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Dec 2010
LAPPL Comments on Biased Policing

The following commentary was presented by Directors Tyler Izen and Kristi Sandoval to the Police Commission on behalf of the Los Angeles Police Protective League:

The LAPPL is concerned about the tone of the Inspector General's report, comments by Commissioners on biased policing and, the impact they will have on our membership.

The Chief, the Department and our members are committed to Constitutional Policing, strong civilian oversight provided by the OIG and the Police Commission, enhancing the overall quality of biased policing investigations, and reducing the number of biased policing complaints. The Inspector General acknowledged the Department’s progress and effectively endorsed their biased policing investigative process by only making training recommendations for additional improvement.

Unfortunately, the focus of the discussion has turned to the ever controversial adjudication of these exhaustive investigations. Our members are not guilty of biased policing and want to be told that the investigations have supported their assertions. On the other hand, complainants and others believe that biased policing occurs and will be no more satisfied with a “not resolved” finding than an “unfounded” finding.

Biased policing cases account for just four to five percent of external complaints made annually. Even after exhaustive investigations, the Inspector General was only able to recommend that one in ten biased policing complaints should be unfounded. In all other cases, the Inspector General recommended that the allegations not be resolved. Yet, nearly all of the cases simply involved a police officer stopping someone for a traffic violation and giving them a ticket. Case Number 9 is perfect example of where the Inspector General lost its compass.

That case simply involved a motorcycle officer who wrote an African-American woman a ticket for crossing against a crosswalk. She claimed she was given a ticket because she was Black while white violators were let go. Yet, this motorcycle officer was proven to have written thousands of tickets per year with only about 5% being issued to African Americans. Yet, the Inspector General cannot recommend that the claim of racial bias was unfounded?

The Department is spending millions of dollars a year on investigating claims of racial bias. Even with the extraordinary resources and commitment expended on these extensive investigations, not one allegation has been sustained. The Commission spends more time concerning itself with biased policing than it does with the murder rate or terrorist threats in the City. Our members are convinced that the Commission seeks a sustained allegation of biased policing. This is the environment in which Los Angeles police officers police the City.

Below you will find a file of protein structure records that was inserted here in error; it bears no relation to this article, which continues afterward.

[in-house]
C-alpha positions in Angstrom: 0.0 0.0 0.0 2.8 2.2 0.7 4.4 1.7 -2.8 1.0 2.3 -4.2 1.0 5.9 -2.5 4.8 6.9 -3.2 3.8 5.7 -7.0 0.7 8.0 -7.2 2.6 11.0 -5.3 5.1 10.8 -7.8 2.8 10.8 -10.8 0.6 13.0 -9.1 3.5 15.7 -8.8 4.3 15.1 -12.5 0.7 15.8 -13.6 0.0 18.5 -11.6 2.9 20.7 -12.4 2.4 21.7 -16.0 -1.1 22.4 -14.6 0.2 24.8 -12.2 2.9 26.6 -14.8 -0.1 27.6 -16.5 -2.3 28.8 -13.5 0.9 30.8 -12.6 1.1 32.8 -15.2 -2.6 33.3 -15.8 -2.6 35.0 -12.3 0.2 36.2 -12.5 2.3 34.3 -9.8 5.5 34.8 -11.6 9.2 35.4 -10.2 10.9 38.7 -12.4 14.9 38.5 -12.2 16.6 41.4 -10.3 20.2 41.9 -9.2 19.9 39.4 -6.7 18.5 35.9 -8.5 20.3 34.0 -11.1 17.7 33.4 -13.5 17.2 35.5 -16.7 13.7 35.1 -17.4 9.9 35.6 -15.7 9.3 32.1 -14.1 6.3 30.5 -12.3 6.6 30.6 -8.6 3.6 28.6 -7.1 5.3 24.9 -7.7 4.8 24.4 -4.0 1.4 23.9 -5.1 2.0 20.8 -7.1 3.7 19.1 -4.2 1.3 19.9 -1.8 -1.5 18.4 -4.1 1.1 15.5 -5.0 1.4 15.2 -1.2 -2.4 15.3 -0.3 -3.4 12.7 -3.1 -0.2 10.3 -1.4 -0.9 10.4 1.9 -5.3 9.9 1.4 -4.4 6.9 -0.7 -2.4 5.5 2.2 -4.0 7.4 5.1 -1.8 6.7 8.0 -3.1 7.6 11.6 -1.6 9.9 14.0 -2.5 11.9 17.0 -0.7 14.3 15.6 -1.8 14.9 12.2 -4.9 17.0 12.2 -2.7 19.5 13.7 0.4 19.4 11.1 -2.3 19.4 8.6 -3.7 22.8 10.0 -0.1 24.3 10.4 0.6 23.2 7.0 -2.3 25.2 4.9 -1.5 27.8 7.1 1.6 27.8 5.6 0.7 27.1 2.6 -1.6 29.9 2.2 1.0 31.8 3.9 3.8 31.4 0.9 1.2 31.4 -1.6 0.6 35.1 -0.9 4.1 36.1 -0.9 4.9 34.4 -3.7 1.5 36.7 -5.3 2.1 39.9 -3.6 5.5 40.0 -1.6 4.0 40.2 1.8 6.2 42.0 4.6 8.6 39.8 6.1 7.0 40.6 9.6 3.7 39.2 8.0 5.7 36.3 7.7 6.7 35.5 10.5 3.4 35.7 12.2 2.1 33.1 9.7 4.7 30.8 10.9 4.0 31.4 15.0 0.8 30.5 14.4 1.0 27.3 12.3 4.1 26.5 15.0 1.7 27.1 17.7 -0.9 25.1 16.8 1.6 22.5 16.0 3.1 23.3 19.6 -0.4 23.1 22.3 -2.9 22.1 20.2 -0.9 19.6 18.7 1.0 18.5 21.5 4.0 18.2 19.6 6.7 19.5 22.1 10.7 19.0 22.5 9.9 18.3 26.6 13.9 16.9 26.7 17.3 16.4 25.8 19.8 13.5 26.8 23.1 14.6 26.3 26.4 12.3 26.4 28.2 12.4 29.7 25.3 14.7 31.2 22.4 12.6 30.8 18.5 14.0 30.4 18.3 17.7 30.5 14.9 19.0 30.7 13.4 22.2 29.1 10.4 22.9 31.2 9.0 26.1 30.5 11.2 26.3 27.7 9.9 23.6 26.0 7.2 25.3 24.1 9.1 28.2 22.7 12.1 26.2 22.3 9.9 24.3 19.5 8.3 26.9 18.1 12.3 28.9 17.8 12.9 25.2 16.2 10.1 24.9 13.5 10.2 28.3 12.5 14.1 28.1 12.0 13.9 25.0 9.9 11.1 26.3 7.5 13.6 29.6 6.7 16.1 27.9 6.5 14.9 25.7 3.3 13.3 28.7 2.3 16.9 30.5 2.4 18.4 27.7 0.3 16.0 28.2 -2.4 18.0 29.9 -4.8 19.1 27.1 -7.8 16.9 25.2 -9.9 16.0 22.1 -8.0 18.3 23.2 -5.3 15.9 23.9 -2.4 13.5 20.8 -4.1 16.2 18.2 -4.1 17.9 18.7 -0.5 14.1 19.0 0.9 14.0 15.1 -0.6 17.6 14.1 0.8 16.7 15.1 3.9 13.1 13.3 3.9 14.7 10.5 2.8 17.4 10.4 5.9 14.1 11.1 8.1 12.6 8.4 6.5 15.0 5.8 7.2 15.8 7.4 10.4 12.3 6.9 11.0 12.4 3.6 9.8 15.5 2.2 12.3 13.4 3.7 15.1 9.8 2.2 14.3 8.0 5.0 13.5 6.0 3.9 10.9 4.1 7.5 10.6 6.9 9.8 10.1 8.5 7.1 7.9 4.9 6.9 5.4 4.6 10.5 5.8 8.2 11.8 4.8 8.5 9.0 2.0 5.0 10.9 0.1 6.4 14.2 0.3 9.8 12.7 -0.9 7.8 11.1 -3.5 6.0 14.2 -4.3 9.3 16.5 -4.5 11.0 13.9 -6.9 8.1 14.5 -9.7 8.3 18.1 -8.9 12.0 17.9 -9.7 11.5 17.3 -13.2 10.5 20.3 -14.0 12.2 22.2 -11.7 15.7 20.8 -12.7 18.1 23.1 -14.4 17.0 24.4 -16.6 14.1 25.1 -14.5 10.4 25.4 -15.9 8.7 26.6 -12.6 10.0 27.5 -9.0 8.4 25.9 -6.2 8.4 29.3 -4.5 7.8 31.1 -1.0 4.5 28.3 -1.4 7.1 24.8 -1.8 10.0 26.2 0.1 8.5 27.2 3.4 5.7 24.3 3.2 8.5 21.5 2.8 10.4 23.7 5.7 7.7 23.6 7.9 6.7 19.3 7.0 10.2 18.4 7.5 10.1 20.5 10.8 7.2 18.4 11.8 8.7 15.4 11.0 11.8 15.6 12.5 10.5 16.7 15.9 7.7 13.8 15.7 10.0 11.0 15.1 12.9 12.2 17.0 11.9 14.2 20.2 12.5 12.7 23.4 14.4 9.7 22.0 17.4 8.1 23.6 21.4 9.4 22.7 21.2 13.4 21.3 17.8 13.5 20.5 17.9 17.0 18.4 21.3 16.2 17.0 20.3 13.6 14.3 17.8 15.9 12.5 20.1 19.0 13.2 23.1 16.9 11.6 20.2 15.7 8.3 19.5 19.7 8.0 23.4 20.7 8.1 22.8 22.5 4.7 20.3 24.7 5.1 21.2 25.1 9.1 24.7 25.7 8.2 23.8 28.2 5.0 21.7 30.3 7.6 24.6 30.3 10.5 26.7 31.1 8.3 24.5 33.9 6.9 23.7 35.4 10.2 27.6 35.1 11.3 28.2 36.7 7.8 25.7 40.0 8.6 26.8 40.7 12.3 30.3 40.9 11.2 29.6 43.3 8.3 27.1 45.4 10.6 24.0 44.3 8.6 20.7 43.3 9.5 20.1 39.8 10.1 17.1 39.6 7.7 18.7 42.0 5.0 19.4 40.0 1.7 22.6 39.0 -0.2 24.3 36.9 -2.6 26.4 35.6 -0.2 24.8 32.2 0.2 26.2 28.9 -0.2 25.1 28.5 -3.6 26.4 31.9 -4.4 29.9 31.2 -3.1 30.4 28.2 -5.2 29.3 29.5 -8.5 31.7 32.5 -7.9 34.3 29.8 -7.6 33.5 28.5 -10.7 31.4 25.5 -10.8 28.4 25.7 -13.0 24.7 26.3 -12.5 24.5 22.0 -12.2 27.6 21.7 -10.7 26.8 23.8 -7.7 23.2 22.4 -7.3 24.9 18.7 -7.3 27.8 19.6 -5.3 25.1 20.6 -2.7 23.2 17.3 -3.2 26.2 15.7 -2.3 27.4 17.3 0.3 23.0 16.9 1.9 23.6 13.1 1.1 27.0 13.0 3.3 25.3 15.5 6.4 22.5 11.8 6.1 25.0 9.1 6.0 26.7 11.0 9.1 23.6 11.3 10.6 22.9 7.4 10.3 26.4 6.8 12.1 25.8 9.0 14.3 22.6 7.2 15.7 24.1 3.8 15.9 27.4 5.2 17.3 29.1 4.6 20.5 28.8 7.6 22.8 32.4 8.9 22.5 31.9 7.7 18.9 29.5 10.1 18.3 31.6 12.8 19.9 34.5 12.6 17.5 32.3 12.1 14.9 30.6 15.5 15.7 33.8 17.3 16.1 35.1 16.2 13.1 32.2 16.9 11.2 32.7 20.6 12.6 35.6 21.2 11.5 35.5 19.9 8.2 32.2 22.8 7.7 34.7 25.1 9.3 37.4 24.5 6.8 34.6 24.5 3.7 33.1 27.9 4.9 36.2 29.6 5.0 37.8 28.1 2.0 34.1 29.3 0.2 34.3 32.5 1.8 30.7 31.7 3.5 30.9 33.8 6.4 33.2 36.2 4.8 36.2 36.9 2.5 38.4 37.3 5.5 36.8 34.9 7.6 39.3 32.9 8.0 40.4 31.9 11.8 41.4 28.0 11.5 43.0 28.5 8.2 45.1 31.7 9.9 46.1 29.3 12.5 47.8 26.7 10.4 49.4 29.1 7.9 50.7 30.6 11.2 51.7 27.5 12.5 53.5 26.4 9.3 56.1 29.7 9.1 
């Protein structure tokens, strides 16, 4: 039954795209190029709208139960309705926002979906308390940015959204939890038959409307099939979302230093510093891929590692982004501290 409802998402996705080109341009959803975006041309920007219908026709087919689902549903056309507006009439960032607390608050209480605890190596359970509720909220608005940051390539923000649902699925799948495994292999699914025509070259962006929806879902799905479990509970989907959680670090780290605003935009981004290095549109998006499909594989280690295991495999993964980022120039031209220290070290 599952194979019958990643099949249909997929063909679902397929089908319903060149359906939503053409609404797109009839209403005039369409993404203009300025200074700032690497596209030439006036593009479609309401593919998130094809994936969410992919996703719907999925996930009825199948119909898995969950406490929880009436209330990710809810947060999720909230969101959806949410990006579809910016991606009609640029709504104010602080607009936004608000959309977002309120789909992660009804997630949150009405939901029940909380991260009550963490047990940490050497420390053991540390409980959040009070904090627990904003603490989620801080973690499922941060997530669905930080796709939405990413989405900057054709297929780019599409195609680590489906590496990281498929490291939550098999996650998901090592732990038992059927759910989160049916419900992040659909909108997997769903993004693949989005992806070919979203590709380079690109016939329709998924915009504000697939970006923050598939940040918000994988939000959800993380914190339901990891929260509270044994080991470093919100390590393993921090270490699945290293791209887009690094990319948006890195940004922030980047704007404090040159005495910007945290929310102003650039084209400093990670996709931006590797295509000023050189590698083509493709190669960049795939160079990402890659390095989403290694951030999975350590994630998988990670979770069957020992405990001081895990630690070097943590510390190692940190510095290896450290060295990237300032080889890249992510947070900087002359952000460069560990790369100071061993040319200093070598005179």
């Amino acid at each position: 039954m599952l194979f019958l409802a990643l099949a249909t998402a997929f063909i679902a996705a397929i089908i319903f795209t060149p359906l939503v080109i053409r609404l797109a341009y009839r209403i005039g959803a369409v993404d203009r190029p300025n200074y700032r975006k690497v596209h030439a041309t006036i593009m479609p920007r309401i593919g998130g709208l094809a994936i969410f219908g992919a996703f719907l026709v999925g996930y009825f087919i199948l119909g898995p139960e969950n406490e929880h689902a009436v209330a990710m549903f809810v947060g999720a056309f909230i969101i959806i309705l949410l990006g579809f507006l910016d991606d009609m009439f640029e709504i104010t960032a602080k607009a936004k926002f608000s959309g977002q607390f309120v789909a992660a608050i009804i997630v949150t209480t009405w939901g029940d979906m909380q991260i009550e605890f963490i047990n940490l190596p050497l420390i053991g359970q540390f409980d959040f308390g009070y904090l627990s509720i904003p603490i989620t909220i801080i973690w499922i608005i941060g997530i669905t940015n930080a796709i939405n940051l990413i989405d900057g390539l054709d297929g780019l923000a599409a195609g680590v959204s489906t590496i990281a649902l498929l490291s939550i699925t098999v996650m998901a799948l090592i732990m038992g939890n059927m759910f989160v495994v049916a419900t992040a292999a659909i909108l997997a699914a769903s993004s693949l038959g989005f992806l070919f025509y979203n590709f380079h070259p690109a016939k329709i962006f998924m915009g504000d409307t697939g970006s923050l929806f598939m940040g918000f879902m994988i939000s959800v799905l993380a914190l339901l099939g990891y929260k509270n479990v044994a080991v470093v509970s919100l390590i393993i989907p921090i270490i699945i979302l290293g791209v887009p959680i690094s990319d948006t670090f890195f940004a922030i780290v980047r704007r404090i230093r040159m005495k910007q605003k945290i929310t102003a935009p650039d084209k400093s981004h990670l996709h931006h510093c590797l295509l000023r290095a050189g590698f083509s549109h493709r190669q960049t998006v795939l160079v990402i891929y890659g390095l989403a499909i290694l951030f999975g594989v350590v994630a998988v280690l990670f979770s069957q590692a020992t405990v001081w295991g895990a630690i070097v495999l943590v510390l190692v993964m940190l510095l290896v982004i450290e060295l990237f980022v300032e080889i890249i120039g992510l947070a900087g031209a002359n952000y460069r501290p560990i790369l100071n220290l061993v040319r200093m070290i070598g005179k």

Let me tell you what occurs when a police officer is accused of writing a ticket due to someone’s race. They are sat down in an interrogation room and read their Miranda rights like a common criminal. Then they are interrogated, often for several hours, on what they did when they simply wrote someone a ticket. It appears that Internal Affairs investigators, directed by the Commission and the Inspector General, will now make the officers defend themselves as to why they are not racists. This is the environment in which Los Angeles Police officers find themselves today.

While we support added training for Sergeants for the intake of complaints, we believe that the real solutions are found in preventing the biased policing complaints and addressing the divide between those who believe that biased policing occurs and our members who are serving the people of this city to the best of their abilities without any concern as to race, sexual preference, ethnicity, or gender.

We believe that one tool to support that goal is the concept of mediation. The LAPPL participated in talks with the Department and many community representatives on the concept of mediation of some of these complaints. Incredibly, the DOJ has said they do not support this concept. Why? Considering there has never been a sustained complaint in the Department or even in other jurisdictions with hundreds of biased policing complaints, mediation is the best alternative. We have a plan that is supported by the LAPD and even the ACLU. Only because of DOJ interference has the plan to handle racial bias complaints not been enacted. We call on the Commission to proceed with the concept.

That is the environment we would like Los Angeles police officers to work in.

We are at about 300 murders a year – too many yes – but considerably lower than in any time in recent history. That is in part because LAPD officers engage in proactive police work. The surest way to discourage proactive police work is to create a climate where police officers believe that bogus complaints, including complaints of racial profiling, will be sustained because political pressure demands some heads on a platter. The commission appears to be getting so desperate for a conviction that even not allowing the officers to refresh their memories by reviewing their own documents before being interrogated is being contemplated.

Mark my words – drive and wave – will happen if a climate is created by some on the Commission that leads officers to believe they will not get a fair hearing when a complaint is made. This is NOT in the best interest of the City.

Finally, let me say, we are proud of the work our officers do each and every day. It is motivated by an abiding interest in preserving public safety, not to satisfy some racial bias. We ask you join us, by both your words and actions, in supporting these hard working officers. Thank you for your time and attention.



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